The UN cannot conduct background checks on military personnel a country sends. Nor does it track if they've previously been accused of crimes. In January, for example, the African nation of Chad was pressured to recall a UN policeman from the UN mission in Ivory Coast whom watchdogs had accused of being a notorious torturer for a former Chadian regime. UN troops often also enjoy immunity agreements with local authorities.
But with peacekeeping missions proliferating - there are some 67,000 UN peacekeepers currently deployed, up nearly 50 percent from a year ago - embarrassing allegations have mounted, say activists, spurring stronger action.
In October 2003, Annan implemented a "zero-tolerance" policy that banned UN staff from a range of activities, like paying for sex; sex with children younger than 18, regardless of local law; and sex with UN aid recipients.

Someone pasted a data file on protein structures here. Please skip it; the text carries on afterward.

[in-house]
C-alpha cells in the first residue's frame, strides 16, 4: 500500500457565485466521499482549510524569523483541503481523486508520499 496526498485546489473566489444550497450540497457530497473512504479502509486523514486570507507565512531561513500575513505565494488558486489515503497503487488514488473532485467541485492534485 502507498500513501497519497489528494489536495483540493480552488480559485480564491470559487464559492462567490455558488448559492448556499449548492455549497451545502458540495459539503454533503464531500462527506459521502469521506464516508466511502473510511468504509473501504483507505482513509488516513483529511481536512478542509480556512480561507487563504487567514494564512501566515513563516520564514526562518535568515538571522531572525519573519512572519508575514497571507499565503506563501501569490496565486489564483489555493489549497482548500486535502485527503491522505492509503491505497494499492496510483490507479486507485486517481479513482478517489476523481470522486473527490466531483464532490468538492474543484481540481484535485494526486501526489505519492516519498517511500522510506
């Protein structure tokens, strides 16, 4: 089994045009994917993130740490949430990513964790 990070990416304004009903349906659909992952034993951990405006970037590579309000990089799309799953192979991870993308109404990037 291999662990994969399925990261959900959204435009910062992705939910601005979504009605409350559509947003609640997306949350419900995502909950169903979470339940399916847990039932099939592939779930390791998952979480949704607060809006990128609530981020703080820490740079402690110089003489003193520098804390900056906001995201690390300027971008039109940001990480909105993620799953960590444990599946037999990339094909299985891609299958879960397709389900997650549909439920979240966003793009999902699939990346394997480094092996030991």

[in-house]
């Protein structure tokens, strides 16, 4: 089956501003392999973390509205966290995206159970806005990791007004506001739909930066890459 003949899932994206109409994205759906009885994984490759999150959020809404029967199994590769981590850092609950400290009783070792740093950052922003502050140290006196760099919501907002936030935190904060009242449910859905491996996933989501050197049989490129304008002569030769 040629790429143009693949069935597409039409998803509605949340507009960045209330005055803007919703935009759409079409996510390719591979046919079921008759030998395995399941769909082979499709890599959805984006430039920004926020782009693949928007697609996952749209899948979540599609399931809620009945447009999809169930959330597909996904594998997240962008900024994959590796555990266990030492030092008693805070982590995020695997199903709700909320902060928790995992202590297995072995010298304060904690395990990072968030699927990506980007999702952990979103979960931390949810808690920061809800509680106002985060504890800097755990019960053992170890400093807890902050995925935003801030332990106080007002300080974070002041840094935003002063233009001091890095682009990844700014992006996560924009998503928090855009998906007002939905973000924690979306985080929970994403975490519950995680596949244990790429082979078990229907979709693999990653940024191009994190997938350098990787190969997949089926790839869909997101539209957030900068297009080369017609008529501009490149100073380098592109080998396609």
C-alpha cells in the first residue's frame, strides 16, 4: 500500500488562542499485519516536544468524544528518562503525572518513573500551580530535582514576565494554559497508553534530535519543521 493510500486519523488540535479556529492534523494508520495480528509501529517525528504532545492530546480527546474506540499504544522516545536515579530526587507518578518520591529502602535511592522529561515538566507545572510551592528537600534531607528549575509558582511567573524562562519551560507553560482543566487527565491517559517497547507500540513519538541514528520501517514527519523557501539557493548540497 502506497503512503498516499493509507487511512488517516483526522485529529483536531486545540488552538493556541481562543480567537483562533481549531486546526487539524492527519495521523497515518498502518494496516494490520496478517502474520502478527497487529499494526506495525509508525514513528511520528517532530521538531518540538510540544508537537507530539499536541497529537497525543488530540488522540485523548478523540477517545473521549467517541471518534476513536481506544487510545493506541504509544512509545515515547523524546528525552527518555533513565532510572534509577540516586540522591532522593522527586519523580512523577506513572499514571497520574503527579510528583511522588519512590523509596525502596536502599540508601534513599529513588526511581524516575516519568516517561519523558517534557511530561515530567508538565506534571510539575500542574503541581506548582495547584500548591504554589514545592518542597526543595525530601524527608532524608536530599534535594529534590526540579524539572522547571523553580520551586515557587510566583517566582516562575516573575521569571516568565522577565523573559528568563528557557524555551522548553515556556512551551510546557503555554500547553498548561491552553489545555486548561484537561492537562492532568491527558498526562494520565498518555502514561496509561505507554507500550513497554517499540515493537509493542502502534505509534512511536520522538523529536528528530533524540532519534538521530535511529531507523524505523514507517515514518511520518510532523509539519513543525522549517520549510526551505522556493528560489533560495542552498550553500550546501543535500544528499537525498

"Based on inherently unequal power dynamics," Annan wrote, these relations "undermine the credibility and integrity" of UN efforts.
The key to solving the problem may be the UN's grass roots. That's why "whistle-blowers" must be protected, says Lisa Kurbiel, a peacekeeping official and member of the new UN taskforce on sexual exploitation and abuse.
"This doesn't happen in plain view, but at 2 in the morning, or in somebody's apartment," says Ms. Kurbiel. "We need staff to feel confident to report it, that the report will be taken seriously, and responded to with skilled expertise - with no repercussions. Or else there's a risk of abuses going unreported. We have to break that silence."